"I understand! Don't you speak to me!!" Abdul the Tour Guide shouted at me as we were standing by the side of the street.
I walked back to the car, got in, and slammed the door hard. I was more than mad.
When Abdul the Tour Guide returned to our car and asked me about something, I kept quiet.
"How about that?" Abdul the Tour Guide asked again.
"You told me not to speak to you," I replied.
Abdul the Tour Guide's eye widened. "Alright! Go back hotel!" He slammed the door also. But not as hard as I did. I understand now why the front window glass was cracked.
We didn't go back directly to the hotel, though. To make a story of frustration a bit shorter, I eventually was standing outside the gate of the rose winery. Abdul the Tour Guide spoke to the guards and then told me that the winery isn't opened for public. I need permission to visit. In Melike's email afterwards, Melike said that the rose winery was closed that day. It doesn't matter who is lying in this case. The point is, when Abdul Wahab asked me what he could do for me, he didn't mean that at all!! Aaarghhh!
Because at the silk factory yesterday I didn't get what I had expected to see, I thought that if I could get to Shatuo Silk Factory as mentioned by Central Asia Traveler, I would get more. Nevertheless, worse than the rose winery, I didn't even get to stand in front of the building. In Melike's email afterwards, Melike said that I had given Abdul the Tour Guide an address that didn't exist and forced him to bring me there. That's what I got from trusting Central Asia Traveler which author is a contributor in Lonely Planet.
This was how I felt. Why had I been so naif thinking that Abdul Wahab was sincere with his words? How stupid. Why should I think of giving Old Road Tours a second chance while what this agency cares to do in advance is only picking up 100% cash. Nothing further than that should be prepared. Oh yes, but sweet talk.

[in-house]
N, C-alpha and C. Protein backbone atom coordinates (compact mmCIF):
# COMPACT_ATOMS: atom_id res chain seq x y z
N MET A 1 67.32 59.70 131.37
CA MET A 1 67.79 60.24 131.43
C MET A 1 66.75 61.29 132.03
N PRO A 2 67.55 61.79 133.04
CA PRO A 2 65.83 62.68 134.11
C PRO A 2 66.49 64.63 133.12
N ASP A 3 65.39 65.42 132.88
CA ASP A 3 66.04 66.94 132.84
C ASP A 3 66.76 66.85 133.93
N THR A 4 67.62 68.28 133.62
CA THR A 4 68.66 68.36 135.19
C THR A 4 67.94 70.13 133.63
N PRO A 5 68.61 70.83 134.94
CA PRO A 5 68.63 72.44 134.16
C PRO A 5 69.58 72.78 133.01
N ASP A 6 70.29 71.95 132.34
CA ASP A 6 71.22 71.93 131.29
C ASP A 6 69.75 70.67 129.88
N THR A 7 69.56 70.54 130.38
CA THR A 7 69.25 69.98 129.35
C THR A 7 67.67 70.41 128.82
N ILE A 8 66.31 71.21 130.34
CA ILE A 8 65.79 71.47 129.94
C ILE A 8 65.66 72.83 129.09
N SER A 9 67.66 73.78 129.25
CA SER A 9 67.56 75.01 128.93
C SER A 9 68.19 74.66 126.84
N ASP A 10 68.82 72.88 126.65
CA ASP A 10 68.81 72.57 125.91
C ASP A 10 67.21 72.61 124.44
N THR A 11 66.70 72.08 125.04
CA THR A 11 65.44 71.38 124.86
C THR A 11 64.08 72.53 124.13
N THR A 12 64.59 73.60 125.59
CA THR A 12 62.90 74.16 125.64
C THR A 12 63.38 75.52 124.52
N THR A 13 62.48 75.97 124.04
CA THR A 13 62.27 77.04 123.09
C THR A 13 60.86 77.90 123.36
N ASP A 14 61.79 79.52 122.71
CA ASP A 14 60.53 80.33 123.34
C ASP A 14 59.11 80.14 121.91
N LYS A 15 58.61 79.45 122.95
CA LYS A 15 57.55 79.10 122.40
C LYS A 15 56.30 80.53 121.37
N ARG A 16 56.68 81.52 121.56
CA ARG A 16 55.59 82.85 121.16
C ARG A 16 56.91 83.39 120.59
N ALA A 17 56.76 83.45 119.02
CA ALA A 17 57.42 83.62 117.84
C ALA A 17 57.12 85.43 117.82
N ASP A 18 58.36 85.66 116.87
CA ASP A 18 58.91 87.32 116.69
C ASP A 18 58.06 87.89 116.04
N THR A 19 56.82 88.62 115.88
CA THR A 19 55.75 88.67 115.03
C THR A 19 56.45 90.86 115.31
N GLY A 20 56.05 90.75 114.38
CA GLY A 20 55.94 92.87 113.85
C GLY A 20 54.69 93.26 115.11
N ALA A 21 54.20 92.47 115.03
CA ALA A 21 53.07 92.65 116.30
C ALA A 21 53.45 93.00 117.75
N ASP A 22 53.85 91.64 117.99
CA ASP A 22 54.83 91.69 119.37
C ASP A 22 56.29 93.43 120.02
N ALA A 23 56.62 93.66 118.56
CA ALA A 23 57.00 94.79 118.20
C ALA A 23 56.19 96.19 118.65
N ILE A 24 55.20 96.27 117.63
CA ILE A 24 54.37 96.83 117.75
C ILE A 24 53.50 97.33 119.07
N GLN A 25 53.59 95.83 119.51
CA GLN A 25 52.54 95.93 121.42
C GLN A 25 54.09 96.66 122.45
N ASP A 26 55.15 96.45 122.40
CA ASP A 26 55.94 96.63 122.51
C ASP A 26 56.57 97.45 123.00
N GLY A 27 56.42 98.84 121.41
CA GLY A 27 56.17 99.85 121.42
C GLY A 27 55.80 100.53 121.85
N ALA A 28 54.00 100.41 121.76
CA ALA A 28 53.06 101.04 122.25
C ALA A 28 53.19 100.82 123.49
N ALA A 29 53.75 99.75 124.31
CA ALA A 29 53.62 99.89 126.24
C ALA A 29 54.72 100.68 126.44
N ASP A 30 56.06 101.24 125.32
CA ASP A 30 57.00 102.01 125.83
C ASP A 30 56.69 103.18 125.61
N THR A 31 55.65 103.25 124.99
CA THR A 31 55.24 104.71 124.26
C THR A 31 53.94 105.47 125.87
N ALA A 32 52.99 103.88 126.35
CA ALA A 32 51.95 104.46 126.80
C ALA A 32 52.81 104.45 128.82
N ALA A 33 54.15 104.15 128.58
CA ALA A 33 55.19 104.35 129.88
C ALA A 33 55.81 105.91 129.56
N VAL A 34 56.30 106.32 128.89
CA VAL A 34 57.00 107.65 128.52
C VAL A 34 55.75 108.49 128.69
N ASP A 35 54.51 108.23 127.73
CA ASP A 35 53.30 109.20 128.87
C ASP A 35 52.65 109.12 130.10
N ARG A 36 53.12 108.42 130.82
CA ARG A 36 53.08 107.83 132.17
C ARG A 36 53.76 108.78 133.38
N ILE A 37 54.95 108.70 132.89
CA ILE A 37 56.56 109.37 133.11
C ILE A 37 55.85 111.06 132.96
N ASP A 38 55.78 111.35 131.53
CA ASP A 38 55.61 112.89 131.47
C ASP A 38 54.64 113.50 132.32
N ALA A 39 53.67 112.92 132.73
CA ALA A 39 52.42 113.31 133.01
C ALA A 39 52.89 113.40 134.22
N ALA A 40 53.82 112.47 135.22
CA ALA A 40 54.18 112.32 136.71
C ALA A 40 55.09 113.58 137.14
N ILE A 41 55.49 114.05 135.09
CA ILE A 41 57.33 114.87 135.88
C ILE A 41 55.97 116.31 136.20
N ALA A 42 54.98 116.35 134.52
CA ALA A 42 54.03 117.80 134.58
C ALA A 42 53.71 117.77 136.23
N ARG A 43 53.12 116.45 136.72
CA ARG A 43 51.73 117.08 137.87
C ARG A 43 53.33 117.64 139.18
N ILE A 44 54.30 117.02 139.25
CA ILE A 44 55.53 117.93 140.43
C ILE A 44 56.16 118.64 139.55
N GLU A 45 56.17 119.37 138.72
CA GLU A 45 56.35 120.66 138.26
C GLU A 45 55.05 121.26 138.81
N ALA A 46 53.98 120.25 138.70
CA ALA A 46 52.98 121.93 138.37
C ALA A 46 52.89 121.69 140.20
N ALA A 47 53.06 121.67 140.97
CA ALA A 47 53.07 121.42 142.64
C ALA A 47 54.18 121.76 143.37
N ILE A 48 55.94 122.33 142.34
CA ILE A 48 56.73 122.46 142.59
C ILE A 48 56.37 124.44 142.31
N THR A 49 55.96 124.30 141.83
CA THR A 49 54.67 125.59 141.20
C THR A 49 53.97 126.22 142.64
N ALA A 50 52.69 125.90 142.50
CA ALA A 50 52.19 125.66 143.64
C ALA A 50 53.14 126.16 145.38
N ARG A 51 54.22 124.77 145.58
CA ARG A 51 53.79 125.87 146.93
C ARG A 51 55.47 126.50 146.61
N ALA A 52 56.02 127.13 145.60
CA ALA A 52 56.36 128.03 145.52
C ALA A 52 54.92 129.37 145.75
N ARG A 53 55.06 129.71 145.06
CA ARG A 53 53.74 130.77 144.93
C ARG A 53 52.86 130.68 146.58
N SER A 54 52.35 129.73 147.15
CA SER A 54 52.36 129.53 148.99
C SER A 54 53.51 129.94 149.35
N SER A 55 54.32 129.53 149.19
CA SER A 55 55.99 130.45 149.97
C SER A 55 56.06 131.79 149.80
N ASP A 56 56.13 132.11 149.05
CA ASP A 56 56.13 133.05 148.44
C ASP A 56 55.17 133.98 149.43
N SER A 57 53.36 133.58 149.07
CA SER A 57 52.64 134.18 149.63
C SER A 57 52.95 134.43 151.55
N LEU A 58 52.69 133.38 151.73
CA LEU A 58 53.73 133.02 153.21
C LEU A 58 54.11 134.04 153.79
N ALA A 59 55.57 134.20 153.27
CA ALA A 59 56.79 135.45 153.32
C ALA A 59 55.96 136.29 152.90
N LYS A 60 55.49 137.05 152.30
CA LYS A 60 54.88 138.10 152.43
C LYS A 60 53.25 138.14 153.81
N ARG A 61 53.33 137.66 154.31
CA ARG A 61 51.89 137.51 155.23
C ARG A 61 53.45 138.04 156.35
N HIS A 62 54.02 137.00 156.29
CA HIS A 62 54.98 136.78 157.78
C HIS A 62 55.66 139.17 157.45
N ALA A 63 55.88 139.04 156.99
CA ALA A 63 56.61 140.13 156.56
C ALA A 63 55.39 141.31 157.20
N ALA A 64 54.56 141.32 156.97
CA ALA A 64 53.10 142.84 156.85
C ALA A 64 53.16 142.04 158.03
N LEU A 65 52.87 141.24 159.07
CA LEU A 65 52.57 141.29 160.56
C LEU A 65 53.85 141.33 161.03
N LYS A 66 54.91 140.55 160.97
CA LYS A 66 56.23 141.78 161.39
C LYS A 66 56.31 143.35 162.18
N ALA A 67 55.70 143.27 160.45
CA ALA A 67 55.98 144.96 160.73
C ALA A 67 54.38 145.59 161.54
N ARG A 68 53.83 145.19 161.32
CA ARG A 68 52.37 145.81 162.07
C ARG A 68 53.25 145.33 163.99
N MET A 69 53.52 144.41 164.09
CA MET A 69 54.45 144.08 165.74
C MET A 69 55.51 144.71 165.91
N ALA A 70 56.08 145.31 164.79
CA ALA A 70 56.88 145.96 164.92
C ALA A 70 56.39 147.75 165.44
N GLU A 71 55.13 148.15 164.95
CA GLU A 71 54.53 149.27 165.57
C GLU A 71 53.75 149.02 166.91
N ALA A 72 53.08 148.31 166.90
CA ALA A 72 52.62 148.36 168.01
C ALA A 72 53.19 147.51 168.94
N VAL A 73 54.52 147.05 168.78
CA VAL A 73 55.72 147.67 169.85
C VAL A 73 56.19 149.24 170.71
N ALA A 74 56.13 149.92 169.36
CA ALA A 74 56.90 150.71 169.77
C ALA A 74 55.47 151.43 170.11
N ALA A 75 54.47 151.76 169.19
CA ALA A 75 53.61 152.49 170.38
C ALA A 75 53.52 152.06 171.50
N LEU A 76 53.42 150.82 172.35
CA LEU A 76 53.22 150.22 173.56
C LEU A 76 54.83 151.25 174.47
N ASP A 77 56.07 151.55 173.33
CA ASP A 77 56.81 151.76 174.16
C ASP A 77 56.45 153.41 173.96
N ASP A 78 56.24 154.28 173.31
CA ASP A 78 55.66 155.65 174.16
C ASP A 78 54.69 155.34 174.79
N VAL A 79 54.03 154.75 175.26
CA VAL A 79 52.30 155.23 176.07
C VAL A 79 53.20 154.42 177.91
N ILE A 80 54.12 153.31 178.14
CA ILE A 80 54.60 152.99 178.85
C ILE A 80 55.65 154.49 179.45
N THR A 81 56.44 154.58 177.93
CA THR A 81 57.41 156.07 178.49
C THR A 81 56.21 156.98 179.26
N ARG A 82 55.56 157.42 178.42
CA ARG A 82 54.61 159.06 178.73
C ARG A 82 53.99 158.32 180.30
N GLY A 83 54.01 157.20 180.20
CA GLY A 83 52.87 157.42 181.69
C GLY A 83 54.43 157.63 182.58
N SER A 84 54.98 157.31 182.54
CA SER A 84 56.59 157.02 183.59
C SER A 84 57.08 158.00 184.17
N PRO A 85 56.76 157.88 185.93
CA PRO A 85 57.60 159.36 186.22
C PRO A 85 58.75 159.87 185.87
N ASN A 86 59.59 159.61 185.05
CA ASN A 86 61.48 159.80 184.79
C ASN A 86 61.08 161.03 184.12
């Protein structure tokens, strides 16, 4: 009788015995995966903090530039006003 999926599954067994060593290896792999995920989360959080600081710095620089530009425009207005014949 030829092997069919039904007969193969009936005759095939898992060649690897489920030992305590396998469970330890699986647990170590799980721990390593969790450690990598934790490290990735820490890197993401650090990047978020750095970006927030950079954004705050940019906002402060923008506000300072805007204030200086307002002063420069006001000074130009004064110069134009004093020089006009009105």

Had I not taken Abdul Wahab's offer to continue the tour today, I could have start the tour myself with Cory's hired-car. Had Abdul Wahab kept his word of checking out about the rose winery, we wouldn't have had to go all along the way just to frequently stop by asking for an address.
Now half a day has passed, meaningless. It's too late to arrange for a tour at this time of the day. My flight to Urumqi would be in the evening. May I be honest with you. When I'm this mad, my imagination can go wild. I can imagine grabbing the face with both my hands, banging it in front of his computer where my emails with Melike are written, slashing his sweet mouth with a cutter, and then finally thrusting his head into a river until he cannot breath. Scary, huh? However, I fully realized, even if I had the chance (and courage) to do so, it would return not a minute of my lost time in Hetian.
I parted with Abdul the Tour Guide and his driver on my request. Enough was enough. Here I sat enjoying a meal which I cared nothing about what it was. Just eat and watch people pass by. Well, I 'm not sure whether that's to be called 'enjoying'.
I walked the streets aimlessly. Ah, let me show you something interesting. Look at that department store across the street.
"International On Foot Street" says the English translation. I wasn't sure whether I still had the energy to laugh.
My frustrated feet brought me to an area which appeared an aluminum/tin-stuff market.
Yeah, I've seen people using these kinds of stuffs all through my trip in Xinjiang.
Cory suggested me to visit the walnut museum. I did. That will be in my next post. (Actually, I can't wait to share you some of my shots in Tianchi, Urumqi.)